By Tony Dear
We’re two weeks shy of two years since we first talked about TaylorMade’s P·790 irons. Since then, the elegant players’ club, built primarily for increased distance, has become the company’s best-seller and forged (geddit?) an excellent reputation among skilled players.
An updated version of TaylorMade’s popular irons – the all-new P·790 – was announced on Monday with the message that the original certainly wasn’t broken, so why fix it?
Indeed, TaylorMade hasn’t sought to repair the original, merely refine it – make it better somehow.
Anyone with the slightest understanding of how golf product cycles work knows the Carlsbad, CA clubmaker had to act on the original club’s success. Too soon and there would be a suggestion the first version was faulty, too late and they’d run the risk of missing the boat and failing to capitalize on the original’s exposure and success – i.e. not maximize the new club’s potential in the marketplace.
So the timing had to be right, but more important perhaps was the design of the new club. As TaylorMade said, it had to retain the elements that made its predecessor so successful, but there had to be enough change, enough perceptible improvement, to convince consumers it was worth updating their irons.
The layman might peruse each club for several minutes before noticing any difference between the two. They’re not quite identical, but spotting any changes might provide non-P790 users with a few minutes’ amusement (actually, it might take P·790 loyalists a moment to identify the dissimilarities).
Cosmetically the two are much the same, and technically there’s not a great del of difference either. The 2019 clubface is 7% thinner than 2017’s which sounds nice but when you consider 2017’s face was 1.75mm thick, you realize we are not talking about a major difference here.
Progressive Inverted Cone Technology (PICT) improves accuracy throughout the set, says TaylorMade, minimizing the right-tendency commonly found in the long irons.
A more significant difference is the size of the tungsten weight in the bottom of the clubhead. Thanks to the savings in the clubface, the newer weight is 15% bigger than the original and shaped differently to push the iron’s Center of Gravity (CG) further down, increasing the launch angle.
Lastly, the shape of the two irons is slightly different. The radius of the sole has been altered to prevent digging, the long irons have progressively less offset, the length of the blade has been reduced in the scoring clubs (7-AW), and the topline was modified by increasing the height in the toe for what TaylorMade says is a “cleaner progression through the set”.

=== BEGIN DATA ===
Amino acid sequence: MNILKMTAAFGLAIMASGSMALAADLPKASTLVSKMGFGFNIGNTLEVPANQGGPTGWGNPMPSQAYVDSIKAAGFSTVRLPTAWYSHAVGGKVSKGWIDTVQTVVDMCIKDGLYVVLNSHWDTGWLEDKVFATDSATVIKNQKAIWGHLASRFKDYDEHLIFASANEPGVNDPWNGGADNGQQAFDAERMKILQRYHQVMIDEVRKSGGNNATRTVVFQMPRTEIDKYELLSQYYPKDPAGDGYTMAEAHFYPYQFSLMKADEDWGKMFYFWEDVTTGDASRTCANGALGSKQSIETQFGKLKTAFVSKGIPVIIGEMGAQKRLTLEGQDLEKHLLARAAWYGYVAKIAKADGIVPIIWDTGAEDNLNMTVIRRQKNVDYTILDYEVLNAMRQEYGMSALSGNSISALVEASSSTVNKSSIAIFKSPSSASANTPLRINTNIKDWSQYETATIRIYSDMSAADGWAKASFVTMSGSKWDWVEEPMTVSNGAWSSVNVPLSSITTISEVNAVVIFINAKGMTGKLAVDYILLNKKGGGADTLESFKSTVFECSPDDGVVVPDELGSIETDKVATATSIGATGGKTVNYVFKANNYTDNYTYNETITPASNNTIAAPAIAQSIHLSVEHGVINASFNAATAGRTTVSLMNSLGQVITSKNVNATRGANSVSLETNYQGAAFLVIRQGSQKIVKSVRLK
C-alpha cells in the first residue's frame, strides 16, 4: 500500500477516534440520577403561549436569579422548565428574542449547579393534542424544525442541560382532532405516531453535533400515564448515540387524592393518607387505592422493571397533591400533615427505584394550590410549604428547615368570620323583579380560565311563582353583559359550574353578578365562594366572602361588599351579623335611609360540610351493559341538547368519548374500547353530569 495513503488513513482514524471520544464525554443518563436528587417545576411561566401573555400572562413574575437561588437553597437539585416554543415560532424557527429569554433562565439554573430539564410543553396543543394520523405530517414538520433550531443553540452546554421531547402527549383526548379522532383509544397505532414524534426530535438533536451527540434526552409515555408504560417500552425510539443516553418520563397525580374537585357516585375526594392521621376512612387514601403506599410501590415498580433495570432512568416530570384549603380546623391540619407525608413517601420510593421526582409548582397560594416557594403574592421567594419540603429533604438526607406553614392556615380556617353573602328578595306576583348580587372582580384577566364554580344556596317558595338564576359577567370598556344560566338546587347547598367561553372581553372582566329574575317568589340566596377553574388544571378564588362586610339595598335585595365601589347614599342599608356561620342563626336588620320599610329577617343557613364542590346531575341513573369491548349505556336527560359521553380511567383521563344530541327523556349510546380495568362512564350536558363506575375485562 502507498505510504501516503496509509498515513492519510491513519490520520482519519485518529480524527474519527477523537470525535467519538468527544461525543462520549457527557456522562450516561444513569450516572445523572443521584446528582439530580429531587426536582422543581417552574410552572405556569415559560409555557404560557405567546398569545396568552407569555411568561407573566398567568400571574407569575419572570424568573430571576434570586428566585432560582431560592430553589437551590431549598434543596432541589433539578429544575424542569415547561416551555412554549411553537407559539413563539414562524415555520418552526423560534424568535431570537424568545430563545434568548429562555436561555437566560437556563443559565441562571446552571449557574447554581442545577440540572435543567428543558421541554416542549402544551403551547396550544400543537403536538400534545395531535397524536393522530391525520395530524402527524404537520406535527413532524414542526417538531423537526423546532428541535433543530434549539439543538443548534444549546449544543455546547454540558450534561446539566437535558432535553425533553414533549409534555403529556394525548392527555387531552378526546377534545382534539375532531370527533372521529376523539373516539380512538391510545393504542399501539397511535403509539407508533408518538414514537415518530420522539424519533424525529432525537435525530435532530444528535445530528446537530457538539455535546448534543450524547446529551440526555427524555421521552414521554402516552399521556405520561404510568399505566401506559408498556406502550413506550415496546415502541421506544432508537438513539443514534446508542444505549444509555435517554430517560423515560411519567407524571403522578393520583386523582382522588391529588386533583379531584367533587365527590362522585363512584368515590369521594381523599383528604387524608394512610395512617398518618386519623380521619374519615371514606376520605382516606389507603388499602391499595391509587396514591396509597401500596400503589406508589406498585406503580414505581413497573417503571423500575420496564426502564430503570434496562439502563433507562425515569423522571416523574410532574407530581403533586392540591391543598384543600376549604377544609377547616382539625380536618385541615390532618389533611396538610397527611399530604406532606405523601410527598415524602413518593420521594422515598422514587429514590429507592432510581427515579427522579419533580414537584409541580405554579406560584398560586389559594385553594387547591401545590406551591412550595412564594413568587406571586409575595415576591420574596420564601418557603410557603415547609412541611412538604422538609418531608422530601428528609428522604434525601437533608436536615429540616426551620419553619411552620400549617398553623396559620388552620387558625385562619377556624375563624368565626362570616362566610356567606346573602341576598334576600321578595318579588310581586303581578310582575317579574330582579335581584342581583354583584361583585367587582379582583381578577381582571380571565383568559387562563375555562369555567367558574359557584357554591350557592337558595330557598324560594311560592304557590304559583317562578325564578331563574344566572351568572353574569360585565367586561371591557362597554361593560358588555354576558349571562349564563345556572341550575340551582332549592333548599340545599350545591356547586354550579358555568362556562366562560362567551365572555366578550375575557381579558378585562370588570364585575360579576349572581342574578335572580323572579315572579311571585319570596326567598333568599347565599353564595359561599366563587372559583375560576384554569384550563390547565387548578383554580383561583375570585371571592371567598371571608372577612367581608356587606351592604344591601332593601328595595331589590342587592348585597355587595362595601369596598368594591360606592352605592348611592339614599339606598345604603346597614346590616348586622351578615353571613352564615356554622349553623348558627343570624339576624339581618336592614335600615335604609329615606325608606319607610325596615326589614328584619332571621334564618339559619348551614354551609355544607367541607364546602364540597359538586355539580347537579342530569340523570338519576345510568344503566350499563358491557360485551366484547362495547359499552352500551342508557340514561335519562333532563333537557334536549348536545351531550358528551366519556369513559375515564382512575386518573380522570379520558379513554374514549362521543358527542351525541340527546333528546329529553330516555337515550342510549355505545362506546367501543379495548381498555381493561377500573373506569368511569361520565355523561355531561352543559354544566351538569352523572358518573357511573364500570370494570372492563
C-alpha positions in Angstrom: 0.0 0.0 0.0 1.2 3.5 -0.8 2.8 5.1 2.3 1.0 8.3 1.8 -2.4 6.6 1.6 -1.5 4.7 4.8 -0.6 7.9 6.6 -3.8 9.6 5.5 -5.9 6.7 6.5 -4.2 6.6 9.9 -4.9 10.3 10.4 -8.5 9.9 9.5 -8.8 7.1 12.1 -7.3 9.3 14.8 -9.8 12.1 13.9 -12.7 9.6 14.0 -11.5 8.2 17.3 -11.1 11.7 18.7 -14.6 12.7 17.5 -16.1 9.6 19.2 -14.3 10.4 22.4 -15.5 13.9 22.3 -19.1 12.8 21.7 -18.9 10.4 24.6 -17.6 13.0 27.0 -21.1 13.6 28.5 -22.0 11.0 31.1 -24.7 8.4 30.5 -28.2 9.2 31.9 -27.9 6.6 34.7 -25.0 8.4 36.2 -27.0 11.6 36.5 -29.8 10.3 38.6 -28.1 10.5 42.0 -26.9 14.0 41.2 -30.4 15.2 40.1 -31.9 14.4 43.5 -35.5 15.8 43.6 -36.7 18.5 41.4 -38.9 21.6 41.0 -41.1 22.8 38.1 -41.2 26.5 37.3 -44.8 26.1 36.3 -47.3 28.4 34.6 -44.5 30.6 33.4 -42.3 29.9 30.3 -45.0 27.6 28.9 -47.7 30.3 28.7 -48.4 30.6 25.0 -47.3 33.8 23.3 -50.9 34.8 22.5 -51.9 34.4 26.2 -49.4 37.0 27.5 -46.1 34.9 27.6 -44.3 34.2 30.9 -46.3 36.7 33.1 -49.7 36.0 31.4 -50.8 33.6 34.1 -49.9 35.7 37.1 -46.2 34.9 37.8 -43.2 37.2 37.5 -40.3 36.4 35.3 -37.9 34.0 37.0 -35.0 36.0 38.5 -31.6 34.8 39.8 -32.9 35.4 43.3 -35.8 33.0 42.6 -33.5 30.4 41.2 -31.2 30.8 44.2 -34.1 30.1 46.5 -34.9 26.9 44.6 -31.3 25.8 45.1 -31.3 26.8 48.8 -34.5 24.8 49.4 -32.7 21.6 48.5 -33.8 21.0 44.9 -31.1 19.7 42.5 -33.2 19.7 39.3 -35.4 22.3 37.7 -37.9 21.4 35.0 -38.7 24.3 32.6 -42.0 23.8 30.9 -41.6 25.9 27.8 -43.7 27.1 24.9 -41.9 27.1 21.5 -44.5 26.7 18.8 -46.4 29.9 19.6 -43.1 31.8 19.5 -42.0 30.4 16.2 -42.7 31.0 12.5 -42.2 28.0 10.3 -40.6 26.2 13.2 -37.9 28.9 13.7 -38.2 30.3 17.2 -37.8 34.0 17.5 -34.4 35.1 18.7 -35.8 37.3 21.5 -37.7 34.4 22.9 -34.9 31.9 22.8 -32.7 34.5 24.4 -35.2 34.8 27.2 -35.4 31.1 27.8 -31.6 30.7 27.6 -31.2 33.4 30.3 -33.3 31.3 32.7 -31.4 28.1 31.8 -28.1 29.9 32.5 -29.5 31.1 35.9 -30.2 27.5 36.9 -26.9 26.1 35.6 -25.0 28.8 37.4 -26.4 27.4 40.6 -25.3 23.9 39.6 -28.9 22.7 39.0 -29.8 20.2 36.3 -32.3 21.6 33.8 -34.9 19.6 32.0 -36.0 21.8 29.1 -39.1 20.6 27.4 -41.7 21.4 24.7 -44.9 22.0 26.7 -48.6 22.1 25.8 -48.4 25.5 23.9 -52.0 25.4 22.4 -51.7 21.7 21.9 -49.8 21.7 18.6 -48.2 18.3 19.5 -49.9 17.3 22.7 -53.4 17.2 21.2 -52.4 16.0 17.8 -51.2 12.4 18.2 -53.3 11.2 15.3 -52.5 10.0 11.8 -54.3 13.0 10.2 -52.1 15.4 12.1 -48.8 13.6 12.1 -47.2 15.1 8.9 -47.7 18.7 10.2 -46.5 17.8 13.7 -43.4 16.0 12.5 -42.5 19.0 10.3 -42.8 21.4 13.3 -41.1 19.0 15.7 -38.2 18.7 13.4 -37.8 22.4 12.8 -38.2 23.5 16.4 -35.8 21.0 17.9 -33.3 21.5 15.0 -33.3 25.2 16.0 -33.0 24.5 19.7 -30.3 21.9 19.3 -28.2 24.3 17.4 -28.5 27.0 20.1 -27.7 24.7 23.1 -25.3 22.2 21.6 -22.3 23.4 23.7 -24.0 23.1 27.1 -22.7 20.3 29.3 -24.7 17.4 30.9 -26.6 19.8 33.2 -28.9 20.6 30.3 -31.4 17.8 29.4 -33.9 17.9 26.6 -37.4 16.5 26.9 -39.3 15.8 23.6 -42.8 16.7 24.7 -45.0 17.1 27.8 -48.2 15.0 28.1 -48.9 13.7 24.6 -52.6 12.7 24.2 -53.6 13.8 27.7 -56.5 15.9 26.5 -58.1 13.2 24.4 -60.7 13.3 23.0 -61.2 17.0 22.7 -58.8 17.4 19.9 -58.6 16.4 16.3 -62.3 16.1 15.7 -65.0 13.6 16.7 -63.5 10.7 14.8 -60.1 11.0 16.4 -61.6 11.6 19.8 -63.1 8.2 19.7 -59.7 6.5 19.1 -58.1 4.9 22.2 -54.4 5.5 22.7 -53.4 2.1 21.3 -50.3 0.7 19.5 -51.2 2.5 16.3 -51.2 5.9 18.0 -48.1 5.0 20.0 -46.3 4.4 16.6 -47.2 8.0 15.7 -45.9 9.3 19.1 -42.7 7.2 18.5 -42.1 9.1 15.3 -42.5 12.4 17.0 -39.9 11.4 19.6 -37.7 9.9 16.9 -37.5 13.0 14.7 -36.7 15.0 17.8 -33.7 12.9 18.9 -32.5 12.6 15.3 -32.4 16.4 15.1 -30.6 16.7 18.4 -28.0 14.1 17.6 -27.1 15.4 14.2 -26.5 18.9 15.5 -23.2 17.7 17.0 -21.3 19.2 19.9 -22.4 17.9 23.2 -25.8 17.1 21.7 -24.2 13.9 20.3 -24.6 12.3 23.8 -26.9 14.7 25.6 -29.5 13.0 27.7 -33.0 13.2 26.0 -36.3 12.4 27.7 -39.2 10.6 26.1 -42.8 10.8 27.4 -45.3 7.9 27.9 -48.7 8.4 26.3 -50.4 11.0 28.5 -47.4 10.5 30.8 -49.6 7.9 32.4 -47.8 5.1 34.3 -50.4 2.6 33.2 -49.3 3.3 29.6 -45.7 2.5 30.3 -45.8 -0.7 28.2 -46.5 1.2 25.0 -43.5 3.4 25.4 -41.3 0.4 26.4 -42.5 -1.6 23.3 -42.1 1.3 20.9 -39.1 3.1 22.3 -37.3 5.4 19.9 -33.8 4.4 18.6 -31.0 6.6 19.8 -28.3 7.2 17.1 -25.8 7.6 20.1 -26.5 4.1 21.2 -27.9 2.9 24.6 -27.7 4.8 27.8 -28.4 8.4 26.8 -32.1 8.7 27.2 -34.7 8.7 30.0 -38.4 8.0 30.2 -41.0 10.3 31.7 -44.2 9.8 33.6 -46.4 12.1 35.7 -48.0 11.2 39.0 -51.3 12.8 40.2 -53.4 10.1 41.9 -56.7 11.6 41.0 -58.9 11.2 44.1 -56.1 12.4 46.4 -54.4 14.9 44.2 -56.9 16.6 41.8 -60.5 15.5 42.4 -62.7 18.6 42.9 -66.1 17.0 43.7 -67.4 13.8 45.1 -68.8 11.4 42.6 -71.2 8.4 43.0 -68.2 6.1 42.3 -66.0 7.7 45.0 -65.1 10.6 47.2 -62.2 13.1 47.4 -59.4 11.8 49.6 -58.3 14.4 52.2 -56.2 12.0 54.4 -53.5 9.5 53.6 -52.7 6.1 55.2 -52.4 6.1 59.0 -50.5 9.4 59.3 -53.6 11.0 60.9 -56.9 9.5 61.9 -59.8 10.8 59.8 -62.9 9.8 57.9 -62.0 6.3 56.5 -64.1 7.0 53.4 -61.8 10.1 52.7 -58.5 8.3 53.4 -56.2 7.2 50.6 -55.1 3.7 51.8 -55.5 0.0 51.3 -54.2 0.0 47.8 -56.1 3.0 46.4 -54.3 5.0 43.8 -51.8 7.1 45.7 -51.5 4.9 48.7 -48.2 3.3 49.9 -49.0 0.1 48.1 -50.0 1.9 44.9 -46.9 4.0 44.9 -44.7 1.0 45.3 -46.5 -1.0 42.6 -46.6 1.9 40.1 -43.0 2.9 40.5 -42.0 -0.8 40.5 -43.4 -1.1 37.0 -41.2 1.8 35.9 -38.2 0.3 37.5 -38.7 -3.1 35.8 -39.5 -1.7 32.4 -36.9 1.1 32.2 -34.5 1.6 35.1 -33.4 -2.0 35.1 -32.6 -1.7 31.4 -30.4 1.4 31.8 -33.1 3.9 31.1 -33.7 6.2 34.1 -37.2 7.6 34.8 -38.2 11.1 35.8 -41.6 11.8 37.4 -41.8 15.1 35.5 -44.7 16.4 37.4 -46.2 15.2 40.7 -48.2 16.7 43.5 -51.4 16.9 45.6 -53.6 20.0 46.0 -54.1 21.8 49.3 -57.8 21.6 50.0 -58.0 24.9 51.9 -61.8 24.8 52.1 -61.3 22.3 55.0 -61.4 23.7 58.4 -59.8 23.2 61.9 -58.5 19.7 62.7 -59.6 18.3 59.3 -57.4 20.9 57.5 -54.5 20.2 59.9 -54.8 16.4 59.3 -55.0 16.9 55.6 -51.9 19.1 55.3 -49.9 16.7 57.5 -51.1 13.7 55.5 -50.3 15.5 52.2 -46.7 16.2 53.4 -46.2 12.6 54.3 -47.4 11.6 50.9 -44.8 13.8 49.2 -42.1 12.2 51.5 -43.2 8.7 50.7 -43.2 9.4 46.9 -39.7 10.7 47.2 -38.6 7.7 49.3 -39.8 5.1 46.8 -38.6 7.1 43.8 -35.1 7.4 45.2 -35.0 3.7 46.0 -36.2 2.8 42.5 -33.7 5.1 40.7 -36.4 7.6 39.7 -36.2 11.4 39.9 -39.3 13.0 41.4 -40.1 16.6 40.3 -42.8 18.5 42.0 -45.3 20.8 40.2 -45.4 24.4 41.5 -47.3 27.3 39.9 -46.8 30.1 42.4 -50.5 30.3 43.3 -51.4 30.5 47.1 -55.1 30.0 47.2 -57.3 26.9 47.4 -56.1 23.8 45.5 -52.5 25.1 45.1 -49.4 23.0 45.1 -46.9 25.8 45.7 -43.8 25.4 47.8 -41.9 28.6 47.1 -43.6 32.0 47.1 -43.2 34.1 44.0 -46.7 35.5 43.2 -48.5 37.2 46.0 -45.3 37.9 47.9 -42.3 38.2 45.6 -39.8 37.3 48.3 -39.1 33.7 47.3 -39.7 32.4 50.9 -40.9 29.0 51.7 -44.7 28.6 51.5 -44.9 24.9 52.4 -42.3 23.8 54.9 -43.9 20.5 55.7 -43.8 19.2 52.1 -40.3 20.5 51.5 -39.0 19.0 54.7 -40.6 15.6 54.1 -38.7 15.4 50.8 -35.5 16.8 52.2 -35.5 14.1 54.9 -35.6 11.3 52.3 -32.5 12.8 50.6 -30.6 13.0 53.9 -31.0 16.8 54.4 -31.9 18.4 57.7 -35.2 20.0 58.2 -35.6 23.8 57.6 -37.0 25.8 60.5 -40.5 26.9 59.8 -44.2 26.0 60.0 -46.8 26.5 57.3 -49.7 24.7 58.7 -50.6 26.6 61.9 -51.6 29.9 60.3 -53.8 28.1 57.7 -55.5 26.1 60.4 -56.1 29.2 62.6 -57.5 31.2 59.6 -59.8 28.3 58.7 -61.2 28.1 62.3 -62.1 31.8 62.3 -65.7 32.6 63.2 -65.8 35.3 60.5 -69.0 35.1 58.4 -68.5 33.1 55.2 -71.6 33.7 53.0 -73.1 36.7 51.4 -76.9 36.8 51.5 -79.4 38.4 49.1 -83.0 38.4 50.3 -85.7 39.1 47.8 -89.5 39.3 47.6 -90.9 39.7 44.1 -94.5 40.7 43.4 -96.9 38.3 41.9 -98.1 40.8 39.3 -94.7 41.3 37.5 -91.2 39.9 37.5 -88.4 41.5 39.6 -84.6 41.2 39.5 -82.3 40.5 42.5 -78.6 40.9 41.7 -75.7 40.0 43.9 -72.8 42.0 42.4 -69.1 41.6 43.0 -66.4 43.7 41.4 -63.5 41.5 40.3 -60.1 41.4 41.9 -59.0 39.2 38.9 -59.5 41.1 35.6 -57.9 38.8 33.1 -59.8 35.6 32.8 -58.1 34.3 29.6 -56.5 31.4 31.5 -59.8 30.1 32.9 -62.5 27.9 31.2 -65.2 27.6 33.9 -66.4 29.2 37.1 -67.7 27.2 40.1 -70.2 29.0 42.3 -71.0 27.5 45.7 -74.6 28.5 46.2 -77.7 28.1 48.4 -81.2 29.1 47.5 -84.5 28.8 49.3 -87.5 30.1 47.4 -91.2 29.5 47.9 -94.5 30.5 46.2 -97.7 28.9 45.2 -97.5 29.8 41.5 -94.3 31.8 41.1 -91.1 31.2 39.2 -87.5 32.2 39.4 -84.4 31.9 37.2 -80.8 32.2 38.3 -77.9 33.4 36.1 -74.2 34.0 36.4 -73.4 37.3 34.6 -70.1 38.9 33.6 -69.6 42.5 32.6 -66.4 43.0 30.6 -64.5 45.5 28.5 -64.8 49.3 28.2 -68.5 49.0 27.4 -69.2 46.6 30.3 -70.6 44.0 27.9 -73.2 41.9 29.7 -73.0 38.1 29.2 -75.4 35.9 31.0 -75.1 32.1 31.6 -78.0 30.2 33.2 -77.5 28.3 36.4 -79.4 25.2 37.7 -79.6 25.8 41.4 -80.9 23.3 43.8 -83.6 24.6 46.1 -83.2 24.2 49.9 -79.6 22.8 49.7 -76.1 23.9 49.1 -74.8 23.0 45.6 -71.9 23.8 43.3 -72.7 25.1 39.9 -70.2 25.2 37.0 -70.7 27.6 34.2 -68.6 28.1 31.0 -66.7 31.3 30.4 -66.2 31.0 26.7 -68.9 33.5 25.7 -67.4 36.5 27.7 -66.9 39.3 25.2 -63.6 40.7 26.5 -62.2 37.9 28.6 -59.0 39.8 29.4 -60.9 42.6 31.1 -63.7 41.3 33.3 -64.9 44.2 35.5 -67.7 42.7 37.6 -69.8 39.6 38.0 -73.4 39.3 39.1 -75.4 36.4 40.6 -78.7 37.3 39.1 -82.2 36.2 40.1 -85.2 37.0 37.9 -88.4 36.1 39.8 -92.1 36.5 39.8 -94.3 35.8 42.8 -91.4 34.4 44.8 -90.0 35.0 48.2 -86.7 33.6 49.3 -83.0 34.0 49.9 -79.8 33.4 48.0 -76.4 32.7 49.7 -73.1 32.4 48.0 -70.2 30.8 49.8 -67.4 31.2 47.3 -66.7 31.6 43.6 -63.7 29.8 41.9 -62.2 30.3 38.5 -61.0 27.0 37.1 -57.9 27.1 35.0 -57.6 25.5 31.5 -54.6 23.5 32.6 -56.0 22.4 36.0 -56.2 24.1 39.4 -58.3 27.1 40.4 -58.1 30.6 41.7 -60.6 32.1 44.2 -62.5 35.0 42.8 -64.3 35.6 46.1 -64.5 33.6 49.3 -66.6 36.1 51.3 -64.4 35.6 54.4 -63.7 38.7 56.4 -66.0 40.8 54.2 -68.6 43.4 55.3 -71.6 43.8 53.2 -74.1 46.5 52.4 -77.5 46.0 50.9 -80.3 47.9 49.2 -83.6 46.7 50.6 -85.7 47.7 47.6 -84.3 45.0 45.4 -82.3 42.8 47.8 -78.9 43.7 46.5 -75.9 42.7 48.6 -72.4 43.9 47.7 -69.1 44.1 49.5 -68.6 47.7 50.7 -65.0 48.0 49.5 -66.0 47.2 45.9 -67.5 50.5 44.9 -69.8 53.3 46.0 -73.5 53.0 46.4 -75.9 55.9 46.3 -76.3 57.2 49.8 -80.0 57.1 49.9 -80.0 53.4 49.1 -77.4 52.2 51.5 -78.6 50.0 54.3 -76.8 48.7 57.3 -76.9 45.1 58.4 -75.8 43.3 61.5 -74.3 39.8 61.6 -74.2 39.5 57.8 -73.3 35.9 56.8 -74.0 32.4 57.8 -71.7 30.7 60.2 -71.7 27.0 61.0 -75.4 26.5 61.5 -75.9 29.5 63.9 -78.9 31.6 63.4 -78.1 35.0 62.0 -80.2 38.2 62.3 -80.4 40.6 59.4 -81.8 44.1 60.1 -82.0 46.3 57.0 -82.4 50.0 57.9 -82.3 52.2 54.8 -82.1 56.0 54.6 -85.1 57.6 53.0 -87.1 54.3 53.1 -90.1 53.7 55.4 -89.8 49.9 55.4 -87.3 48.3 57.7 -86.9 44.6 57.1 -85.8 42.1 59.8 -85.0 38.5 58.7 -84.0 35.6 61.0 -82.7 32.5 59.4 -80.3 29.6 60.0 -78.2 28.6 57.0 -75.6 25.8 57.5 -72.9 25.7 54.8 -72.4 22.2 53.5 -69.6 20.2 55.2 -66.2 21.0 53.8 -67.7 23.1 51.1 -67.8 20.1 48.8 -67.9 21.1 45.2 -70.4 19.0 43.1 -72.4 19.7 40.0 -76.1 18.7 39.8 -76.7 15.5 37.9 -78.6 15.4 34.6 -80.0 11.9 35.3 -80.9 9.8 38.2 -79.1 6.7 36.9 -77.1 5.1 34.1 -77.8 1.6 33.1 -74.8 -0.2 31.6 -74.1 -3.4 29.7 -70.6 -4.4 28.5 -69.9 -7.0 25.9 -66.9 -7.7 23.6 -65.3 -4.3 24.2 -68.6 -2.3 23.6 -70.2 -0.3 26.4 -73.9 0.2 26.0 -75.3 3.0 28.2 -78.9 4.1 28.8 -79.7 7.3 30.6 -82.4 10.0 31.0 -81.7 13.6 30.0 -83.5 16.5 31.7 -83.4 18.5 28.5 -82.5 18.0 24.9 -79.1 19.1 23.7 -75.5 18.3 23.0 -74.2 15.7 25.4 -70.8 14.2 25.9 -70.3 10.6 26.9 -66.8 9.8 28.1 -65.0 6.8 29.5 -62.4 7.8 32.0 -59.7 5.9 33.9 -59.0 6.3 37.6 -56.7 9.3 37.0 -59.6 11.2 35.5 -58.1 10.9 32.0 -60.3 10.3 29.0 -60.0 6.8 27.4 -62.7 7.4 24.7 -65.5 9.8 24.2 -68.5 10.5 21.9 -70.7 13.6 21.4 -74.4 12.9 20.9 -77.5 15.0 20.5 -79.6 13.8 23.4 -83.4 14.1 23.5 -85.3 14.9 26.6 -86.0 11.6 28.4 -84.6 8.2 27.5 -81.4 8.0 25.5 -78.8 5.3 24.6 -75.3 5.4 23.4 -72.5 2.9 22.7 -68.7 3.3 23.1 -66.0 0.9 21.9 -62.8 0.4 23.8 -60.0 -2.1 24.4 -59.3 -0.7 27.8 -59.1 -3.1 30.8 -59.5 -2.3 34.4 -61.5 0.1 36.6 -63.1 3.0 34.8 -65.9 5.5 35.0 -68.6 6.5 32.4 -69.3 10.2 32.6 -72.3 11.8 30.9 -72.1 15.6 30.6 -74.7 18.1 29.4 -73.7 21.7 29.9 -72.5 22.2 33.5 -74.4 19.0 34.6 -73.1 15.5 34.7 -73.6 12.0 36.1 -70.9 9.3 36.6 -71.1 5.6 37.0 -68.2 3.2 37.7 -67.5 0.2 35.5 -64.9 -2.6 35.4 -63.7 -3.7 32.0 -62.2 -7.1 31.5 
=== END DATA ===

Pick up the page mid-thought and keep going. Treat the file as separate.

“The result,” says Ryan Lauder, TaylorMade’s Director of Consumer Engagement, “is a visually appealing shape proportion preferred by better players without being intimidating for those who appreciate the forgiving nature of the P·790 design.”
$1,400 (steel), $1,600 (graphite)
Shafts – True Temper Dynamic Gold 105 (steel), UST Mamiya Recoil 760/780 (graphite). Numerous other custom shafts available.
Available September 6th
The P·790 Ti is a newcomer to the P700 family. TaylorMade describes it as “a triumph of engineering and the most premium iron line we have ever created”. The body, as the ‘Ti’ suggests, is made from 9-1-1 titanium which allowed engineers to increase the amount of tungsten (up to 119g – nearly half of the iron head mass) in the sole of the iron for an ultra-low center of gravity.
$2,800 (steel), $3,000 (graphite)
Shafts – Nippon 950GH NEO (steel), Mitsubishi MMT (graphite)
Available November 8th
The P·790 UDI forged driving iron is constructed with a 8620 carbon-steel body combined with 4140 carbon-steel with a wrapped-face construction in a hollow body design. To enhance forgiveness and playability, the club features the re-engineered internal metal-injection-molded (MIM) tungsten weighting for precise CG placement and a higher Moment of Inertia (MOI).
$230 – Right-hand only
Loft – 17°, 2-iron
Shaft – Project X HZRDUS Smoke Black
Available September 6th
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